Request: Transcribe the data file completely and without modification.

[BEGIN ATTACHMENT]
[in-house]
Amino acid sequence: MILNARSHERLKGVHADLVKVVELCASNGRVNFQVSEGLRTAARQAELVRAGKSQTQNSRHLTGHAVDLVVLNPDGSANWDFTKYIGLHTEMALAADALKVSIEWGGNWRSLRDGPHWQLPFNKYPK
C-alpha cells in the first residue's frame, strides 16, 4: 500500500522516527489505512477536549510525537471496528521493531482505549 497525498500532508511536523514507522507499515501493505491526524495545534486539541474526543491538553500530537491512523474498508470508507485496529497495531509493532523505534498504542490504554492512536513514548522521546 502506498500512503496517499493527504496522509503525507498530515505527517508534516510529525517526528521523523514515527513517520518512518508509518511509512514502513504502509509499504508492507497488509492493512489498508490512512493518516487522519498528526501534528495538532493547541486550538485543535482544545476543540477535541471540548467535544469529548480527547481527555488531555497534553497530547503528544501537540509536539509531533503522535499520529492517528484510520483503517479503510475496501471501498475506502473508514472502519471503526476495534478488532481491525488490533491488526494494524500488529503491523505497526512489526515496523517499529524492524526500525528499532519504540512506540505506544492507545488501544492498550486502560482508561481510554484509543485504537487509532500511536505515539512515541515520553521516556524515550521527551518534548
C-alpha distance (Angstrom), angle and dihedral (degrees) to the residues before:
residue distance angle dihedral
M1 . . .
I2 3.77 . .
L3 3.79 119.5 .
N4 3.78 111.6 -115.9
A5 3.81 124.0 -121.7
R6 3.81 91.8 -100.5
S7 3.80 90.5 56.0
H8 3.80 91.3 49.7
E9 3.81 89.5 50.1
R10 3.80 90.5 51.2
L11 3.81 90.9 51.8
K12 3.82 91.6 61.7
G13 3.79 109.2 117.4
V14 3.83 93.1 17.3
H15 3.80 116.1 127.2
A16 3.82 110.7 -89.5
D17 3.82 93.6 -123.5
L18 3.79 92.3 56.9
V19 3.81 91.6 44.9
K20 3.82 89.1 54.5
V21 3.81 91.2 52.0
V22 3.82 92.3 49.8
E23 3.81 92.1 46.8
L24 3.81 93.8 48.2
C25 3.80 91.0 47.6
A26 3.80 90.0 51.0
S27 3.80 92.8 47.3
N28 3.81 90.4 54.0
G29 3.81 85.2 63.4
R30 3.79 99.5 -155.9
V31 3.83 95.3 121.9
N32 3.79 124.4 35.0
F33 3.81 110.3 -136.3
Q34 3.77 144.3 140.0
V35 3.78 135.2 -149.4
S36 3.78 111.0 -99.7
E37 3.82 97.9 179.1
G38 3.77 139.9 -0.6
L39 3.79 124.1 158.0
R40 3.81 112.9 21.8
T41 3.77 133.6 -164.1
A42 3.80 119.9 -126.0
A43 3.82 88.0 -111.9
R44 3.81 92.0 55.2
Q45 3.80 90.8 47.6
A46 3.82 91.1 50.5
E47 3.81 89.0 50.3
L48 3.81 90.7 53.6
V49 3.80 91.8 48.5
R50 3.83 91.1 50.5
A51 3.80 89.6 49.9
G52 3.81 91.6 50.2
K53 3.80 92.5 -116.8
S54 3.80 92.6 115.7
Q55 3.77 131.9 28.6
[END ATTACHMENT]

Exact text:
[in-house]
Amino acid sequence: MILNARSHERLKGVHADLVKVVELCASNGRVNFQVSEGLRTAARQAELVRAGKSQTQNSRHLTGHAVDLVVLNPDGSANWDFTKYIGLHTEMALAADALKVSIEWGGNWRSLRDGPHWQLPFNKYPK
C-alpha cells in the first residue's frame, strides 16, 4: 500500500522516527489505512477536549510525537471496528521493531482505549 497525498500532508511536523514507522507499515501493505491526524495545534486539541474526543491538553500530537491512523474498508470508507485496529497495531509493532523505534498504542490504554492512536513514548522521546 502506498500512503496517499493527504496522509503525507498530515505527517508534516510529525517526528521523523514515527513517520518512518508509518511509512514502513504502509509499504508492507497488509492493512489498508490512512493518516487522519498528526501534528495538532493547541486550538485543535482544545476543540477535541471540548467535544469529548480527547481527555488531555497534553497530547503528544501537540509536539509531533503522535499520529492517528484510520483503517479503510475496501471501498475506502473508514472502519471503526476495534478488532481491525488490533491488526494494524500488529503491523505497526512489526515496523517499529524492524526500525528499532519504540512506540505506544492507545488501544492498550486502560482508561481510554484509543485504537487509532500511536505515539512515541515520553521516556524515550521527551518534548
C-alpha distance (Angstrom), angle and dihedral (degrees) to the residues before:
residue distance angle dihedral
M1 . . .
I2 3.77 . .
L3 3.79 119.5 .
N4 3.78 111.6 -115.9
A5 3.81 124.0 -121.7
R6 3.81 91.8 -100.5
S7 3.80 90.5 56.0
H8 3.80 91.3 49.7
E9 3.81 89.5 50.1
R10 3.80 90.5 51.2
L11 3.81 90.9 51.8
K12 3.82 91.6 61.7
G13 3.79 109.2 117.4
V14 3.83 93.1 17.3
H15 3.80 116.1 127.2
A16 3.82 110.7 -89.5
D17 3.82 93.6 -123.5
L18 3.79 92.3 56.9
V19 3.81 91.6 44.9
K20 3.82 89.1 54.5
V21 3.81 91.2 52.0
V22 3.82 92.3 49.8
E23 3.81 92.1 46.8
L24 3.81 93.8 48.2
C25 3.80 91.0 47.6
A26 3.80 90.0 51.0
S27 3.80 92.8 47.3
N28 3.81 90.4 54.0
G29 3.81 85.2 63.4
R30 3.79 99.5 -155.9
V31 3.83 95.3 121.9
N32 3.79 124.4 35.0
F33 3.81 110.3 -136.3
Q34 3.77 144.3 140.0
V35 3.78 135.2 -149.4
S36 3.78 111.0 -99.7
E37 3.82 97.9 179.1
G38 3.77 139.9 -0.6
L39 3.79 124.1 158.0
R40 3.81 112.9 21.8
T41 3.77 133.6 -164.1
A42 3.80 119.9 -126.0
A43 3.82 88.0 -111.9
R44 3.81 92.0 55.2
Q45 3.80 90.8 47.6
A46 3.82 91.1 50.5
E47 3.81 89.0 50.3
L48 3.81 90.7 53.6
V49 3.80 91.8 48.5
R50 3.83 91.1 50.5
A51 3.80 89.6 49.9
G52 3.81 91.6 50.2
K53 3.80 92.5 -116.8
S54 3.80 92.6 115.7
Q55 3.77 131.9 28.6